Rheumatoid arthritis & computing

Many people with RA find it painful to use a standard keyboard and mouse so we have teamed up with AbilityNet to produce a factsheet that describes the steps and some of the options that can help make computers, laptops, tablets and smartphones easier to use. 


Many people with RA find it painful to use a standard keyboard and mouse, so the National Rheumatoid Arthritis Society has teamed up with AbilityNet to produce this factsheet. It describes the steps and some of the options that can help make computers, laptops, tablets and smartphones easier to use. 

What is rheumatoid arthritis? 

Rheumatoid arthritis (RA) can occur at any age after the age of 16, and there are over 450,000 adults in the UK with the condition. 

RA is an auto-immune disease and quite different from osteoarthritis, the ‘wear-and-tear’ form of arthritis which many people get to some degree, particularly as they get older. 

Under the age of 16, children can get a form of arthritis known as juvenile idiopathic arthritis (JIA), an umbrella term for a number of types of childhood arthritis and would carry this diagnosis even if their condition continues into adulthood. Around 12,000 children in the UK have JIA. 

Rheumatoid arthritis can affect organs as well as joints. Many people with RA and JIA experience disabling pain, stiffness and reduced joint function as well as severe fatigue, which can have a huge impact on quality of life for them and their families. 

How does RA affect computer usage? 

RA can affect people in many different ways which can have a direct effect on their ability to use a computer, tablet or smartphone. 

The most common problems occur from restricted mobility in hands, wrists, elbows, shoulders and neck. 

A typical example is pain and swelling in the wrist caused by long periods of keyboard and mouse use. A common complication of RA is carpal tunnel syndrome. 

What sort of technology can help people with RA? 

A person with RA may well be able to continue with some or all of their computer usage by using an alternative technique, while still following medical advice and continuing with treatment.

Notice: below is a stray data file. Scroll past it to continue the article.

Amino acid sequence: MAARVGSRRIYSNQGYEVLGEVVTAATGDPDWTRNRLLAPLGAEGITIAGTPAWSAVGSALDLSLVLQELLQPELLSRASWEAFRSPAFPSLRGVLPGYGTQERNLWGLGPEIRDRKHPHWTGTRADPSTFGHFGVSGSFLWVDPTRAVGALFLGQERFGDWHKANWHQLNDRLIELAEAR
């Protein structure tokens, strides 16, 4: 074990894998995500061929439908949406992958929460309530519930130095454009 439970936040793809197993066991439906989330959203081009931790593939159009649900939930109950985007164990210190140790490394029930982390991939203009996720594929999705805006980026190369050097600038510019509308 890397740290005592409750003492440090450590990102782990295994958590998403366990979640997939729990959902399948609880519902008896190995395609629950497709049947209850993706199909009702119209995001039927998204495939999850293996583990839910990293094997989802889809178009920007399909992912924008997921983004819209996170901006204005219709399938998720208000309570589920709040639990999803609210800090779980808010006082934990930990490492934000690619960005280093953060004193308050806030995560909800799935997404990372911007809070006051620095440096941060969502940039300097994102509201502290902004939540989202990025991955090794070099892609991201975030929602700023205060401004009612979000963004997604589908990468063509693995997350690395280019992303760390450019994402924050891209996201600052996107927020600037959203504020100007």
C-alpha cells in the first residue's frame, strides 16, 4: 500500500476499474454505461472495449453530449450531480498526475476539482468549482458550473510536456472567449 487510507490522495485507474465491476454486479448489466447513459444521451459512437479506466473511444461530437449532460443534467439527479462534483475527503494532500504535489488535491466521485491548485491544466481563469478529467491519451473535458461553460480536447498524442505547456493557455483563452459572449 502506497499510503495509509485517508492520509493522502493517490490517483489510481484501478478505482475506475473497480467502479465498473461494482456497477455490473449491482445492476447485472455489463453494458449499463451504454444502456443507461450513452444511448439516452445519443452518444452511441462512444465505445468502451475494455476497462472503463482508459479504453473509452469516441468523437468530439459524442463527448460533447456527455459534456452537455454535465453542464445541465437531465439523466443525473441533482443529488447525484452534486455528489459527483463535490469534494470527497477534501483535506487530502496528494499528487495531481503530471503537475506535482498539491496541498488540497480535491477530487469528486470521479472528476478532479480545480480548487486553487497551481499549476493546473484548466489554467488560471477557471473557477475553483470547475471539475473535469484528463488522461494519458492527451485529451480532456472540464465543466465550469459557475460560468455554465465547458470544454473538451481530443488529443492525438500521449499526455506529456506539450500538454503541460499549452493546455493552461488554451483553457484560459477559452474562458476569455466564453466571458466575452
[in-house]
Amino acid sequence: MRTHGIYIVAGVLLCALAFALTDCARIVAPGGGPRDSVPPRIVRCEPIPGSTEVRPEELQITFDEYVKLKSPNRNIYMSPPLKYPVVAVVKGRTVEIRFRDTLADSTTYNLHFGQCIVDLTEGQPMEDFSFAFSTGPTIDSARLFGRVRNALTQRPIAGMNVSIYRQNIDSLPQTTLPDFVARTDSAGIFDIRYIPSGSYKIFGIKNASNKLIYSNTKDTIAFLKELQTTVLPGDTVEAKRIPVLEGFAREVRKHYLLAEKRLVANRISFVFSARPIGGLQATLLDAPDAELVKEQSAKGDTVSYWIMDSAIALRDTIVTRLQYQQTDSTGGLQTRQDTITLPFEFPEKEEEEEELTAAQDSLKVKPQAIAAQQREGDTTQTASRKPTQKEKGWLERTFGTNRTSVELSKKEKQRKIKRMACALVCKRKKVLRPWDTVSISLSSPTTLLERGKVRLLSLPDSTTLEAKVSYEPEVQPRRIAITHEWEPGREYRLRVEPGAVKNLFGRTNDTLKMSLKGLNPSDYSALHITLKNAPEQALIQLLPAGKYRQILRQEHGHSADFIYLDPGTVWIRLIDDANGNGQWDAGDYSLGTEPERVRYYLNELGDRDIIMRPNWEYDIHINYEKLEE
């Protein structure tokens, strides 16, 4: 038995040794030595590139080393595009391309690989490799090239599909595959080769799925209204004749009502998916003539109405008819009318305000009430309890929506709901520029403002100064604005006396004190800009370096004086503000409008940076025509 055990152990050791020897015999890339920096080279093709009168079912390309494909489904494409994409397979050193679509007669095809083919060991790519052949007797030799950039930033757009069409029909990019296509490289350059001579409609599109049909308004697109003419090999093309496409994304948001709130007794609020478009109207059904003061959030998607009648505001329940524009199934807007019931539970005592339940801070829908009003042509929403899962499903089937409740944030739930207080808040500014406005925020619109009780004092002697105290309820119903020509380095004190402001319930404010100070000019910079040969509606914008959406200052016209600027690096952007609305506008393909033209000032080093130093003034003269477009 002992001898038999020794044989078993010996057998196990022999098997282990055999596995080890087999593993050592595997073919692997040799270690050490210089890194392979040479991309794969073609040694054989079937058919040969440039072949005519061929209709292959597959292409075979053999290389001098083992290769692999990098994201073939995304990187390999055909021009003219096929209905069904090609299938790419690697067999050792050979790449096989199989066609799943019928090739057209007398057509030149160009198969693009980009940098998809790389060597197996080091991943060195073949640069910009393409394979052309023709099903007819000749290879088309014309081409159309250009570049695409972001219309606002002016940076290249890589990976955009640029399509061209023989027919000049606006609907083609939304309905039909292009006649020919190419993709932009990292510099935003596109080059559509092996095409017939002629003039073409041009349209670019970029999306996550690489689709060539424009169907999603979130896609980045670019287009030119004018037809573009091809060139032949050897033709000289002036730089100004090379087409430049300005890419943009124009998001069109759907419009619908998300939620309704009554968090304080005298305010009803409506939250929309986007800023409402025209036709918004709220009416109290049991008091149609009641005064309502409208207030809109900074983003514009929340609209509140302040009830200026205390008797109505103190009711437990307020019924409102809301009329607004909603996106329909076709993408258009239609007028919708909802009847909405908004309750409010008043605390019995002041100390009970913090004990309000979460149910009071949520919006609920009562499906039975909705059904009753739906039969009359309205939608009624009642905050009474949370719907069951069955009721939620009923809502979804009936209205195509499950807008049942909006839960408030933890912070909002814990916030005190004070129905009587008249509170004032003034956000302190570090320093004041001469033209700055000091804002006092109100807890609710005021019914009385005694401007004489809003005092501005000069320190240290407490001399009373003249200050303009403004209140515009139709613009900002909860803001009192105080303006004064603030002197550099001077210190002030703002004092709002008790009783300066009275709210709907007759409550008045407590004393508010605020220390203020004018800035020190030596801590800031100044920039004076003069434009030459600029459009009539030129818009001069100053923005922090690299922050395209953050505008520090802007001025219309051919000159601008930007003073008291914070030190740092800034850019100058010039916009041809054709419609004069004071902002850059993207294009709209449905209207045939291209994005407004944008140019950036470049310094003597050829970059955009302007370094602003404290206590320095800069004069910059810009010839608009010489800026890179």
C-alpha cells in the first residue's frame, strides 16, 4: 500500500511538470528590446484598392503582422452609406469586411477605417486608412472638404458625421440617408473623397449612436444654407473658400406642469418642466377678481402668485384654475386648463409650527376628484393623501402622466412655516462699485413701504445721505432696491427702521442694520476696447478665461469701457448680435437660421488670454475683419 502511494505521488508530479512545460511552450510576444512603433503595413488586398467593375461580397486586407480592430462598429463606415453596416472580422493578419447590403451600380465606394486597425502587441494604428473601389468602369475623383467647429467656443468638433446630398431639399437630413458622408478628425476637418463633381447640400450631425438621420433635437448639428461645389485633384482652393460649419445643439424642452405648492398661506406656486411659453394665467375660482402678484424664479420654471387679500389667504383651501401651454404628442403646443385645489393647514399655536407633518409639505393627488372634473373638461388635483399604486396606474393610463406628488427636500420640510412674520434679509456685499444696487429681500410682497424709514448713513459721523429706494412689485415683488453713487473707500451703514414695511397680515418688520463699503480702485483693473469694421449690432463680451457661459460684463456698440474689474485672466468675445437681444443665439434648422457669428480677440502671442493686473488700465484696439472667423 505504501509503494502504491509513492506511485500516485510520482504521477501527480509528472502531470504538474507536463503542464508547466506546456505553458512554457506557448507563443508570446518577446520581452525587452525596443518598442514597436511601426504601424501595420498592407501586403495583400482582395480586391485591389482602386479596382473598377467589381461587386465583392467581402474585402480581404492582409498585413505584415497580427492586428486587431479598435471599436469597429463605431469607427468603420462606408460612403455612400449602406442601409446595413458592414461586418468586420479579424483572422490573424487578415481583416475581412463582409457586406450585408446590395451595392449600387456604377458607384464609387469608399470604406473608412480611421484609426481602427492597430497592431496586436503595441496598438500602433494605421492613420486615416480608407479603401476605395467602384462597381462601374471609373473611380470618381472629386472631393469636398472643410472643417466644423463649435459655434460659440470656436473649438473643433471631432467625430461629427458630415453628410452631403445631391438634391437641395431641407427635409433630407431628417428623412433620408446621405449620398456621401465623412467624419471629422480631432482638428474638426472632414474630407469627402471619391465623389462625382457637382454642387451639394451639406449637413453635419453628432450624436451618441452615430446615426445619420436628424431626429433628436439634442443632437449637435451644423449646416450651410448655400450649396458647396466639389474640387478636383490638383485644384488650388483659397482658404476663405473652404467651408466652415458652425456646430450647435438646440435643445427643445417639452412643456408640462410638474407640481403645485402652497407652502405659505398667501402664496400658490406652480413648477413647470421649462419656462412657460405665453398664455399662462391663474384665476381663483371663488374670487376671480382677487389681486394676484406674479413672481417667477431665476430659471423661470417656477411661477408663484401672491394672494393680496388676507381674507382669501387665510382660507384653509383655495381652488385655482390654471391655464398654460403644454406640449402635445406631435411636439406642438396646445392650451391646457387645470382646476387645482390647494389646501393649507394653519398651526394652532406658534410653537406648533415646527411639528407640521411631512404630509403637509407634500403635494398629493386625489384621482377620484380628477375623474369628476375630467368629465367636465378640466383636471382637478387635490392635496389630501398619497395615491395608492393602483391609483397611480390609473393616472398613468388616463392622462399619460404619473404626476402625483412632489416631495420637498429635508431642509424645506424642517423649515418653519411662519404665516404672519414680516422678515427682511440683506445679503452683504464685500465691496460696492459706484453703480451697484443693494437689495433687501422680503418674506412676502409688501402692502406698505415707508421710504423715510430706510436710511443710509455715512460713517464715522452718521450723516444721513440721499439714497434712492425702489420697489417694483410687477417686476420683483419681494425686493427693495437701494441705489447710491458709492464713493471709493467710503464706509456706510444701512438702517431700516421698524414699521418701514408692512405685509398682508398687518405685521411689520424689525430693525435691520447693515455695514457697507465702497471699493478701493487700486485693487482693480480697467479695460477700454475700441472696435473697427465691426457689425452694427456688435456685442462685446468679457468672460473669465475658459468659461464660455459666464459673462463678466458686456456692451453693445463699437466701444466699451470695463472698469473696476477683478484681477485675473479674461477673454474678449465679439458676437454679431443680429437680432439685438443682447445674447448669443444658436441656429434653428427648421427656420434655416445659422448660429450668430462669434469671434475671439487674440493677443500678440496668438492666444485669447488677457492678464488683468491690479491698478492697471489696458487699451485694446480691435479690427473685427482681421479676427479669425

We call this getting round the problem, and we have found it to be a very useful and under-used approach. Among the alternatives that could be tried are: 

  • Alternatives to a mouse 
  • Small, light, standard-layout keyboards  
  • Ergonomically designed keyboards  
  • Word prediction  
  • Voice input – now a reliable and highly developed technology  
  • Alternative key input devices with radically different designs.  

For some time, most desktop computers used a traditional mouse, keyboard and screen. The specialist options recommended often required additional hardware or software, much of which could be very expensive.  

The good news is that the options today are very different. Laptops, tablets and smartphones offer a very affordable range of very flexible options that are not tied to a specific location. 

And powerful tools such as voice commands and dictation software are built into all mainstream systems. 

Specialist solutions may be required, but they are often only needed as a supplement to the options that are already built-in. 

One size does NOT fit all 

AbilityNet supports thousands of people every year, and everybody’s needs and preferences are different. Not everyone experiences the same level of pain or discomfort when using a computer, so there is not a ready-made solution available. 

The solution may reflect the tasks being performed and the setting – from note-taking in lectures to sharing updates on social media or preparing reports in a busy open-plan office.